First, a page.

Love in Paris

Metallic but fruity, a sort of peachy cum apricot note with the properties of a shiny tin roof reflecting the sun. Love in Paris lasts well and smells, on men, vaguely scandalous. Fragranceshop lists the notes as follows: Roses, Peonies, Jasmine, Vanilla, Greens of Violet, Star Anise, Wood, Apricot. The wood is decisive, complicating what would otherwise be more tongue in cheek as a masculine. I find that one note is enough to carry a fragrance across the gender divide for me. Wood, whatever it might be here, is possibly lost on a woman. Your mind smells the rest and the prevailing impression corresponds to expectations. Put Love in Paris on a man, and the wood teases out, popping like a compelling contradiction. It smells femme, but a guy is wearing it, and there's that wood in there too. Hmmm.

Postscript: By teasing out and popping I do not mean what you think I mean, unless you think it's very funny, in which case I do.


Anonymous said...

Couldn't agree with you more Brian, but I guess that's no surprise to anyone. Someone mentioned on Basenotes recently that Mistouko was of interest...until they saw it was in the women's section on Guerlain's website. More for me I say!

Tania said...

I used to buy into the gender divide with scents, until I became a perfumista - now I cross it with gay abandon!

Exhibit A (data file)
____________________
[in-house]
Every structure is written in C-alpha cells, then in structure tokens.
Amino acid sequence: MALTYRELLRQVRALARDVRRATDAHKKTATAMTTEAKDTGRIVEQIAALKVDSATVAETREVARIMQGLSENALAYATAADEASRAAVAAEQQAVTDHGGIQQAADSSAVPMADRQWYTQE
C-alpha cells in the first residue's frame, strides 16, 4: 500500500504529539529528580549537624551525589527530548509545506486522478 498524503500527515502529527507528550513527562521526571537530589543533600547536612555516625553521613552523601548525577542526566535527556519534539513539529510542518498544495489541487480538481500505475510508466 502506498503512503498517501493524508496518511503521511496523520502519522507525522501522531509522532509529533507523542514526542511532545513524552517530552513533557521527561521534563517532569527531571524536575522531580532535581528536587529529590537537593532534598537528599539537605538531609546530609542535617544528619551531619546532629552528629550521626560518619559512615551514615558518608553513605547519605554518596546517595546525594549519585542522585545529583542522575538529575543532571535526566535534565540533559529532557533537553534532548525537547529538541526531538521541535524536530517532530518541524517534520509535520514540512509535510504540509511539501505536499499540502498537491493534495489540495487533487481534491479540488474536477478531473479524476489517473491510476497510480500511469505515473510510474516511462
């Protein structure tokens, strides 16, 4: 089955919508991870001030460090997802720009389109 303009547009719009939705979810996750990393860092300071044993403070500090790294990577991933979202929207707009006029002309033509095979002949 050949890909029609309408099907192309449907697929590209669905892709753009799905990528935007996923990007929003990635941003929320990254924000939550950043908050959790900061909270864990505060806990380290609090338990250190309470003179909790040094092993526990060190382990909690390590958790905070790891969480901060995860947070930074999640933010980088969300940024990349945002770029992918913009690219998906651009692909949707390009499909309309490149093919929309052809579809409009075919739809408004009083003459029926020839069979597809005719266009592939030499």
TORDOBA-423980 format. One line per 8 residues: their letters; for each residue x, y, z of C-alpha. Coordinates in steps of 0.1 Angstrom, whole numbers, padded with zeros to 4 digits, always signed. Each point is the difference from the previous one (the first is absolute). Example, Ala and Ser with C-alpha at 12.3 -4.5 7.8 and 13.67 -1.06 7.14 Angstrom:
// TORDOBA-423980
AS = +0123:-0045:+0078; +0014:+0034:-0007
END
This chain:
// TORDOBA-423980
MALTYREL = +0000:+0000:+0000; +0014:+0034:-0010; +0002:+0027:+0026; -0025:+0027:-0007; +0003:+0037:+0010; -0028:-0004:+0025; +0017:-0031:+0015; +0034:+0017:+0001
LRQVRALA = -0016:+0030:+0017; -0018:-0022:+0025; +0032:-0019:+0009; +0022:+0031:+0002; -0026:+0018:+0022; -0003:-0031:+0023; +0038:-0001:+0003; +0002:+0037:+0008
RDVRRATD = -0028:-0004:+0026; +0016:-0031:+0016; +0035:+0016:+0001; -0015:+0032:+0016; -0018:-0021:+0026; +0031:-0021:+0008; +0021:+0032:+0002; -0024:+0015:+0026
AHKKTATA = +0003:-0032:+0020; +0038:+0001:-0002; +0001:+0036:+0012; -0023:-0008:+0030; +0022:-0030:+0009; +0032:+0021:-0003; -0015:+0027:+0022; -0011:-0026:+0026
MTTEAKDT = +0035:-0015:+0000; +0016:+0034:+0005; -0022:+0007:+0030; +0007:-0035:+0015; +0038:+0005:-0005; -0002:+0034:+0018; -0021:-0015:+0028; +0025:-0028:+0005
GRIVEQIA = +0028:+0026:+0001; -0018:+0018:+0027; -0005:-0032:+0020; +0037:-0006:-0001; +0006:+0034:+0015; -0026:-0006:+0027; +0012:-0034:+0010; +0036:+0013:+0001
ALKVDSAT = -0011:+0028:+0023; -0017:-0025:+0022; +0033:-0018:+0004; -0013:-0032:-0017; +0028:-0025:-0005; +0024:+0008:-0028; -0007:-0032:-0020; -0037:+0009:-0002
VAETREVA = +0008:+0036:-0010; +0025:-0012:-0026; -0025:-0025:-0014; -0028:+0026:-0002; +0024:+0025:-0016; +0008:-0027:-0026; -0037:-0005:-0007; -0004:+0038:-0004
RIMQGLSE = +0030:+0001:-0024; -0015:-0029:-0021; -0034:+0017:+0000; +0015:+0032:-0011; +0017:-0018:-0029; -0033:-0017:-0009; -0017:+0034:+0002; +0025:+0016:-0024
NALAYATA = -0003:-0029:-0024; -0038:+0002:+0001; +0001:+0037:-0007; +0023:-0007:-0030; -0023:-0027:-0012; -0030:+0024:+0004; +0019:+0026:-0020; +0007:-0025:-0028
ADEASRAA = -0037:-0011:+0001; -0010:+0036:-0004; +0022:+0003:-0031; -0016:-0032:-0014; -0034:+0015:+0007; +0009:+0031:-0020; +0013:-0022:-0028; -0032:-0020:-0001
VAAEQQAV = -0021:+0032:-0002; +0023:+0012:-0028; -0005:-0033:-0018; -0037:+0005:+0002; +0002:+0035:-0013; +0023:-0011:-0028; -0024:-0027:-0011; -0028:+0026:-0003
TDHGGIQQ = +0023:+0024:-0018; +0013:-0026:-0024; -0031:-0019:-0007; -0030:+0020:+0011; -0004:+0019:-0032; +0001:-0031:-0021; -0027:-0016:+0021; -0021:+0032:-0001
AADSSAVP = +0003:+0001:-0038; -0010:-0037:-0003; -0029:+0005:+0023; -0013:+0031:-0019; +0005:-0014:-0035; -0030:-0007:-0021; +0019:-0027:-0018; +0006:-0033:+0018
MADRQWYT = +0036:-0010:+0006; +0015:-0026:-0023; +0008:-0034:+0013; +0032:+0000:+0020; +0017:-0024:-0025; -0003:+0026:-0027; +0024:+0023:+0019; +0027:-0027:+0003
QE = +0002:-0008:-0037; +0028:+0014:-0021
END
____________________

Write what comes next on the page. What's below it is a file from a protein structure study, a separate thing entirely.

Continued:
I'm always pleasantly surprised to sniff a 'feminine' scent on a man. It doesn't happen often, as your basic London bloke seems to be pretty conservative in his fragrance choices.

Unknown said...

I have to tell you that I am a huge fan of Guerlain's Mitsouko edp. I'm on my second bottle, in fact.

YES, it WOULD work beautifully on a man! (If my husband would only wear it and give up his CK favorite.) Mitsouko is complicated; a spicy, woody peach pit heart that opens on your skin all the while you're wearing it. This is a brilliant fragrance to wear in late fall/winter. Charlie Chaplin adored this fragrance, and I'm sure he had the extrait.

As for women who love men's fragrances - I am a woman who LOVES Guerlain's Vetiver-- made for men, yes, but many French women treasure this one.

Reach across the aisle and go for whichever scents appeal to you! YOU be the judge!